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This speciesis classified as Vulnerable because remote-sensing data indicate that there has been a dramatic loss of lowland forest across its range and that it is therefore likely to be undergoing a rapid population decline.
Distribution and population
Ninox odiosa is endemic to the island of New Britain Papua New Guinea where although it is rather poorly known, it appears to be not uncommon in suitable habitat. It is suspected to have declined rapidly in recent years owing to ongoing clearance of lowland forest (Buchananet al. 2008).
The population is estimated to be in the band 10,000-19,999 mature individuals, equating to 15,000-29,999 individuals in total, rounded here to 15,000-30,000 individuals.
Buchanan et al. (2008) calculated the rate of forest loss within the species's range on New Britain as 33.8% over three generations. Hence, this decline is expected to continue.
It inhabits lowland rainforest up to 1,200 m. It is thought to tolerate some degree of habitat degradation.
Lowland forest clearance on New Britain for conversion to oil palm plantations has been intense in recent decades and the island accounts for approximately half of Papua New Guinea's timber exports (Buchanan et al. 2008). Over 30% of suitable habitat has been cleared in the last 10 years and this trend is ongoing (Buchanan et al. 2008).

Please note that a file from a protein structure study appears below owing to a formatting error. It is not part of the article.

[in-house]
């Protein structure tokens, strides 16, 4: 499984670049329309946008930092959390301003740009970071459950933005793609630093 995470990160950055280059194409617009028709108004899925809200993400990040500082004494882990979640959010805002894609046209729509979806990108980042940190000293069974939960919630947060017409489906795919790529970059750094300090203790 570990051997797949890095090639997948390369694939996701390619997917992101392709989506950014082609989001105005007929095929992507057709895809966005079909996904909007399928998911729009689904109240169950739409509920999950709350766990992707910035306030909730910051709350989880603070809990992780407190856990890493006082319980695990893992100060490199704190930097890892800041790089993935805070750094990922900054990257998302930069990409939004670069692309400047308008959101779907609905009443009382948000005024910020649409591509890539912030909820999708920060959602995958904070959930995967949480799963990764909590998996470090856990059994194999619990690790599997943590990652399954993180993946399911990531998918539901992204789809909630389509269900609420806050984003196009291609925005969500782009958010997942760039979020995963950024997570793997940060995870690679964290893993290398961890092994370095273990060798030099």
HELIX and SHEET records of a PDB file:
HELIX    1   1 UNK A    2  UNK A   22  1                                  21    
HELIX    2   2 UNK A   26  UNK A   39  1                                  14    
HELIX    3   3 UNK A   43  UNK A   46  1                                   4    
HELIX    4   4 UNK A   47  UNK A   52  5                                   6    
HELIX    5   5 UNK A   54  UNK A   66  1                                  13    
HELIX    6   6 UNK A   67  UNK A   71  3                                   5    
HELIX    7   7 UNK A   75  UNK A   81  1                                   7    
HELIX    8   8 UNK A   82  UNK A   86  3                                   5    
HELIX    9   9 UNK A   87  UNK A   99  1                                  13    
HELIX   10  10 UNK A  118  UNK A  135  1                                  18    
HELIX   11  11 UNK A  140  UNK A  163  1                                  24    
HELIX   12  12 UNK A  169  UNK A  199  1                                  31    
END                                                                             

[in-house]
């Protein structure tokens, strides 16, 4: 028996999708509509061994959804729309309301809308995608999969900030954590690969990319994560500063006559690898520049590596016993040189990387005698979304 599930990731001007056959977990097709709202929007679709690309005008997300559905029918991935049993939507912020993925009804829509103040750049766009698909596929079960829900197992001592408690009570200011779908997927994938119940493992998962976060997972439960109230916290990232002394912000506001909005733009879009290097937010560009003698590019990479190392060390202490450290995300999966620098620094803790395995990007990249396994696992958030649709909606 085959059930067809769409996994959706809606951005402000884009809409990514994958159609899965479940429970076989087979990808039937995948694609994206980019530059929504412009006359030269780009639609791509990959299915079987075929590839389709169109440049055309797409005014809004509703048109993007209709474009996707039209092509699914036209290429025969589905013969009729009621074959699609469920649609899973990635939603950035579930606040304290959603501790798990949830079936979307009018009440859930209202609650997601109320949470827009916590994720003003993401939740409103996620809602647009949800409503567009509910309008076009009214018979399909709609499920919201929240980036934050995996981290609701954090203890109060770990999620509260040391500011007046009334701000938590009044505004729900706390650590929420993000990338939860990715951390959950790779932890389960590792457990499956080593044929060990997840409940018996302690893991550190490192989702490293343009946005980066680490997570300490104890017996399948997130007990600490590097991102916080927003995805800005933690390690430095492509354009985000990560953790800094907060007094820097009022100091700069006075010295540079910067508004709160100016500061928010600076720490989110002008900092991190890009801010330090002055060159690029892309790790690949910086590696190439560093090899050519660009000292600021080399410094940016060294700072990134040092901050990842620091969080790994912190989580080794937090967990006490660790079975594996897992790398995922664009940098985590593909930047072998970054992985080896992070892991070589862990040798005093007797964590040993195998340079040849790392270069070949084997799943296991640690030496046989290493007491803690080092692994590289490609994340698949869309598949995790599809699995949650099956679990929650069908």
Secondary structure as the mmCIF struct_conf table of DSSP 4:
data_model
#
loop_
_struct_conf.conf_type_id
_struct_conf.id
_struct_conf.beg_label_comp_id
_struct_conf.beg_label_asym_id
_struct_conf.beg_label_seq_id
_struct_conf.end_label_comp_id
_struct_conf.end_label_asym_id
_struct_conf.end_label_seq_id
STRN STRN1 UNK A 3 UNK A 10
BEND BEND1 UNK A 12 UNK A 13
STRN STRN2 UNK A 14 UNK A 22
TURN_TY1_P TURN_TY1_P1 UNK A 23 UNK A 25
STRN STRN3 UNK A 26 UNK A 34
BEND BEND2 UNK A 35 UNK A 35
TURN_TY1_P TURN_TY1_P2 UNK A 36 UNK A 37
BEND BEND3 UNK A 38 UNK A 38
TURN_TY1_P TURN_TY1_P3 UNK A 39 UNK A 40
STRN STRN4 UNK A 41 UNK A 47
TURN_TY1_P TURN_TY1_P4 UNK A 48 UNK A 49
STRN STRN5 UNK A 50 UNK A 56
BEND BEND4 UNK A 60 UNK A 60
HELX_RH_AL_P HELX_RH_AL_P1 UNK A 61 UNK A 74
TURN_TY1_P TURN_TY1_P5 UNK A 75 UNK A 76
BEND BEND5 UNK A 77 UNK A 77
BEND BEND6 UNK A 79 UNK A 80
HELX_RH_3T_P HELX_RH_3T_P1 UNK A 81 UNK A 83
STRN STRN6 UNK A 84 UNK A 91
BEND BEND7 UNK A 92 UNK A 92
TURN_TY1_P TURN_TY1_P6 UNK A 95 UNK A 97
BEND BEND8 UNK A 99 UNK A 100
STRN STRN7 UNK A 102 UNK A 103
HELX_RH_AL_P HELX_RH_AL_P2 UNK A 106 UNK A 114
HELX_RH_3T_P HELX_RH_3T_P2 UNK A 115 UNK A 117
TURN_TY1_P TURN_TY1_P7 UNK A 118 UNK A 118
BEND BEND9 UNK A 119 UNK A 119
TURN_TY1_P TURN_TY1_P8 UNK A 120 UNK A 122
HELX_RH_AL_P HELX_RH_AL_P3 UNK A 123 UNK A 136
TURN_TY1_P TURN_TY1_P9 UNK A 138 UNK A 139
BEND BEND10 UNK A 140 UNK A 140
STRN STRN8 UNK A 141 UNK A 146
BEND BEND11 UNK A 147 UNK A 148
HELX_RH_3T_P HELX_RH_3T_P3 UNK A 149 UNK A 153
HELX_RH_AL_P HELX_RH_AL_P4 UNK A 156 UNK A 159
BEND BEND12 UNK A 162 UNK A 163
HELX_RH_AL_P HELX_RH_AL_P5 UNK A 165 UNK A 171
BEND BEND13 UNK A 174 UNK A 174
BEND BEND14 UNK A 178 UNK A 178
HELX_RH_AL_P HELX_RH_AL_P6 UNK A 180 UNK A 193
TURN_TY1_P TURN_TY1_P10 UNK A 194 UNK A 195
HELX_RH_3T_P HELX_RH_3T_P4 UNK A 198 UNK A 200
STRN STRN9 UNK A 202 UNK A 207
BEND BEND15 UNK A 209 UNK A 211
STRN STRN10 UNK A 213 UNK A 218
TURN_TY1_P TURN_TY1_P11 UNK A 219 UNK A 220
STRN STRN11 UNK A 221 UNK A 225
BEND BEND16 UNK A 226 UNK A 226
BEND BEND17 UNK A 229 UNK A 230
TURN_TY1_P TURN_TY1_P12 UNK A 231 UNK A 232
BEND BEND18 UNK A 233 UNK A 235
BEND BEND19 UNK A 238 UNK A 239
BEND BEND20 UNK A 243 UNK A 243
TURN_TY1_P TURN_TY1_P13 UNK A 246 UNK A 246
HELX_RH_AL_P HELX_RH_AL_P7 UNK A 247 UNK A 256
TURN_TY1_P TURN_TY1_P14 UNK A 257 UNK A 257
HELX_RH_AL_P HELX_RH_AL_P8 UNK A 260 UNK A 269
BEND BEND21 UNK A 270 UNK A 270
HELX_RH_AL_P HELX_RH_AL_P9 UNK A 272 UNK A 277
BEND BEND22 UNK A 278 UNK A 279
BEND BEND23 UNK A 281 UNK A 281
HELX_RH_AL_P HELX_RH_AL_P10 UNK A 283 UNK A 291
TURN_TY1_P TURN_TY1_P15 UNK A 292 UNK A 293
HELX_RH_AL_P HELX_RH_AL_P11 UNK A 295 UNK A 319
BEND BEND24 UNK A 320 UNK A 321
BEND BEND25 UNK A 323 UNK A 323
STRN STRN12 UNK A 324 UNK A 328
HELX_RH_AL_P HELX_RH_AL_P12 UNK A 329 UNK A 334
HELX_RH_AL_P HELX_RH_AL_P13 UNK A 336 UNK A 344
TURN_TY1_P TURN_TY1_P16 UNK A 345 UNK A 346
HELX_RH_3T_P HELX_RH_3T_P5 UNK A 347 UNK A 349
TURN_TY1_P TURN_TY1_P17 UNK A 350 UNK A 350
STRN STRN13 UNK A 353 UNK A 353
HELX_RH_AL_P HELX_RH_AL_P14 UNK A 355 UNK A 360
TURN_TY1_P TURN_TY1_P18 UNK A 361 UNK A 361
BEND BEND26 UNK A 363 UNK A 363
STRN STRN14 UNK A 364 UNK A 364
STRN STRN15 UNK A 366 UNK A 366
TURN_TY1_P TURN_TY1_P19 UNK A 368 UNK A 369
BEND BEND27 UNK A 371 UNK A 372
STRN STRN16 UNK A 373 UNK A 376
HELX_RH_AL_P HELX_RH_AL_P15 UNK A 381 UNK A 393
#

Conservation actions underway
None is known.
Conservation actions proposed
Identify and effectively protect a network of reserves, including some containing large areas of unlogged lowland forest, on New Britain. Continue to monitor trends in forest loss. Research its tolerance of degraded forest. Monitor populations in a number of primary forest and degraded forest sites across the island.
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thank you for your interest to save the Russet Hawk-owl (Ninox odiosa)